Funerals allow families and friends to grieve together and to remember and celebrate someone’s life. Whether you are planning your own funeral or someone else’s, it can be difficult to think and talk about a funeral. However, people who know that they will die soon often find it helpful to know how they will be commemorated. They may want to plan the kind of ceremony they would like and, perhaps, to choose music and readings.
A funeral can be very expensive so it is important to plan how you are going to pay for it. If you leave this planning until after the person has died, it will just add further anxiety at a time which is already difficult and stressful.
Using a funeral director
Most people ask a funeral director to make all the arrangements and it is a good idea to contact a few funeral directors in advance before making a decision about which to use. You do not have to include all the elements of a funeral suggested by a funeral director, so ask them to provide you with a written, itemised quote so that you can decide both what you want and what you can afford.
You may want to arrange a ‘Green Burial’ where the body is buried or ashes are scattered in dedicated open land or woodland. Bear in mind that these sites may be further from your home, so it could be less easy to visit the grave or memorial.
Organising a funeral yourself
You do not have to use a funeral director and increasing numbers of people are choosing to organise funerals themselves. This option is often less expensive, but it takes time to research.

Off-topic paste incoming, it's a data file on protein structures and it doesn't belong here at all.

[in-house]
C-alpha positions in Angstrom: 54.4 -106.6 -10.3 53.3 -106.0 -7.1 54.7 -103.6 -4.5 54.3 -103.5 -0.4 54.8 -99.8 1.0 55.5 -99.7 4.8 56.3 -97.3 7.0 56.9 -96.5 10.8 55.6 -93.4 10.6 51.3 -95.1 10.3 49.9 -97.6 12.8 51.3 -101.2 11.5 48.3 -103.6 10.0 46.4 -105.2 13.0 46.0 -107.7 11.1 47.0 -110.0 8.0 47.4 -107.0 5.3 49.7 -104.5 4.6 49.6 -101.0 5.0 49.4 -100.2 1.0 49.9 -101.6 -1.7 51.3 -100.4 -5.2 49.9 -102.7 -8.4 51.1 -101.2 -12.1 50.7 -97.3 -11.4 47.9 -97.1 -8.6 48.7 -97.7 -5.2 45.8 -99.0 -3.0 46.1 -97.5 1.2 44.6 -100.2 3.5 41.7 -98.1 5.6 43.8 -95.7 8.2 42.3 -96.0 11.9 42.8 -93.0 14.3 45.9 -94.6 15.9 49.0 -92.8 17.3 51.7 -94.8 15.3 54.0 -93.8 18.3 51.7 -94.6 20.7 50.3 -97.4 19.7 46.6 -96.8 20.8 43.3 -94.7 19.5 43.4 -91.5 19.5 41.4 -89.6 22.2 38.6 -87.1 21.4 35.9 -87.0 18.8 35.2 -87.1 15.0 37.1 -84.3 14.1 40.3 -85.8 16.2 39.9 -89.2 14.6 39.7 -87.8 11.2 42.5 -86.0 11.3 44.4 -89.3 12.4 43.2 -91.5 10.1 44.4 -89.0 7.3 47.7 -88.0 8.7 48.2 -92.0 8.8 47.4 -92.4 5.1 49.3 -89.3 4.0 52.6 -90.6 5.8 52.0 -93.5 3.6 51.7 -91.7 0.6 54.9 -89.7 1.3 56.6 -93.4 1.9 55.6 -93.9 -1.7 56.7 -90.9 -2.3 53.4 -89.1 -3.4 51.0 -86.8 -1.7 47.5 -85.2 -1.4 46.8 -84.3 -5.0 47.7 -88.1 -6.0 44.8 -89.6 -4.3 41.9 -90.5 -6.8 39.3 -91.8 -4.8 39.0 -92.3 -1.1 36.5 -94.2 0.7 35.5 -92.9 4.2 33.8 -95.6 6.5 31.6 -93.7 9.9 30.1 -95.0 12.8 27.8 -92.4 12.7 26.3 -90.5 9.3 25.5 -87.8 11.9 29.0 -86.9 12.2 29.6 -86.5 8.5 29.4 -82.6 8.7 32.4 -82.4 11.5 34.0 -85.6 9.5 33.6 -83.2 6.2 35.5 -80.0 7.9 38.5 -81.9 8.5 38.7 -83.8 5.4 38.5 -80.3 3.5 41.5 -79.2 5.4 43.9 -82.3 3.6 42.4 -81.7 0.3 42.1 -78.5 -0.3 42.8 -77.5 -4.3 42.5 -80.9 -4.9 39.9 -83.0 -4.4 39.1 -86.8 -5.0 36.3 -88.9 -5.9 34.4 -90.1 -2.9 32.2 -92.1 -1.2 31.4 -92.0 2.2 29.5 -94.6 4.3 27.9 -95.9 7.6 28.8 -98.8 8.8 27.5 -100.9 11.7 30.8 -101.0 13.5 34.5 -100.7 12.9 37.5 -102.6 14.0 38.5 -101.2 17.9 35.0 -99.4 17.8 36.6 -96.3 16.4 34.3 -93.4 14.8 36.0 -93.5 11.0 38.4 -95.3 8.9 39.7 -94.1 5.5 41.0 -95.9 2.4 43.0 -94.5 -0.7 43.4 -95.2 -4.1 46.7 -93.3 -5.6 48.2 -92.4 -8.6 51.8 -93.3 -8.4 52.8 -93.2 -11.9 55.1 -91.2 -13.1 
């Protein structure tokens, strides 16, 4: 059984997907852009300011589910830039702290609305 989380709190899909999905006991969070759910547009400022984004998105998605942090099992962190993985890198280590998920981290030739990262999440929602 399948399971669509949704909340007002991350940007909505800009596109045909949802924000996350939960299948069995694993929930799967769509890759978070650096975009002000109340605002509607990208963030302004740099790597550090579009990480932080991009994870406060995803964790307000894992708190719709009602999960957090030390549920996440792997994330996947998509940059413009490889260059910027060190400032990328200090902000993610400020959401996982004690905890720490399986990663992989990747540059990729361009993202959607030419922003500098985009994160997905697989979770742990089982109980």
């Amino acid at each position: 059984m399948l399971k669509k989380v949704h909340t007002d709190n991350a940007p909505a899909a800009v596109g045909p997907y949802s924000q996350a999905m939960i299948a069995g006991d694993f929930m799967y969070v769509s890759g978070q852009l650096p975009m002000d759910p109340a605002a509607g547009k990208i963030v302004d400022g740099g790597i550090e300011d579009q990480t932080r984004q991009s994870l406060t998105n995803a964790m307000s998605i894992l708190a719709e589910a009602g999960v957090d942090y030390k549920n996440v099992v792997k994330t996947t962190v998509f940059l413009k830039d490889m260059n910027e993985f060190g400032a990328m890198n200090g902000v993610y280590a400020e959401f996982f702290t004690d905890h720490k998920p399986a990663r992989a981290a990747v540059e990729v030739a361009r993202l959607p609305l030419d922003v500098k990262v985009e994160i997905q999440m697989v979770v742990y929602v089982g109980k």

There are links to useful organisations below. If you would like to talk about a funeral or ask for information or advice, please speak to our Chaplain & Spiritual Care Co-ordinator, Dave Smith, on 01225 722 988.
Paying for funerals
If the person who has died has not left enough money to pay for the funeral, any shortfall normally falls to family members.
The average cost of a funeral in the UK is around £3,700 (moneyadvice.org 2016)) and the cost can add up to much more than this, depending on the choices you make. It is important not to feel pressured into paying more than you can afford. There are ways in which you can honour someone’s memory and show your love for them which do not involve expensive additions.
Often funeral costs are taken from the estate of the person who has died. However, arranging for these funds to become available can take time and a funeral director will often ask for a part-payment before the funeral takes place. Funeral directors are usually prepared to receive the balance in instalments after the funeral; this needs to be discussed in advance with the funeral director. If you cannot manage this, you may need to think about having a more affordable funeral.
Some people choose to pay for their funeral in advance by signing up to a pre-payment scheme. These are offered by most funeral directors and act as a kind of insurance with the cost of the funeral agreed at a fixed rate.
Using the person’s bank account
If the person who has died has left money in a bank account it is possible to use this to pay for their funeral.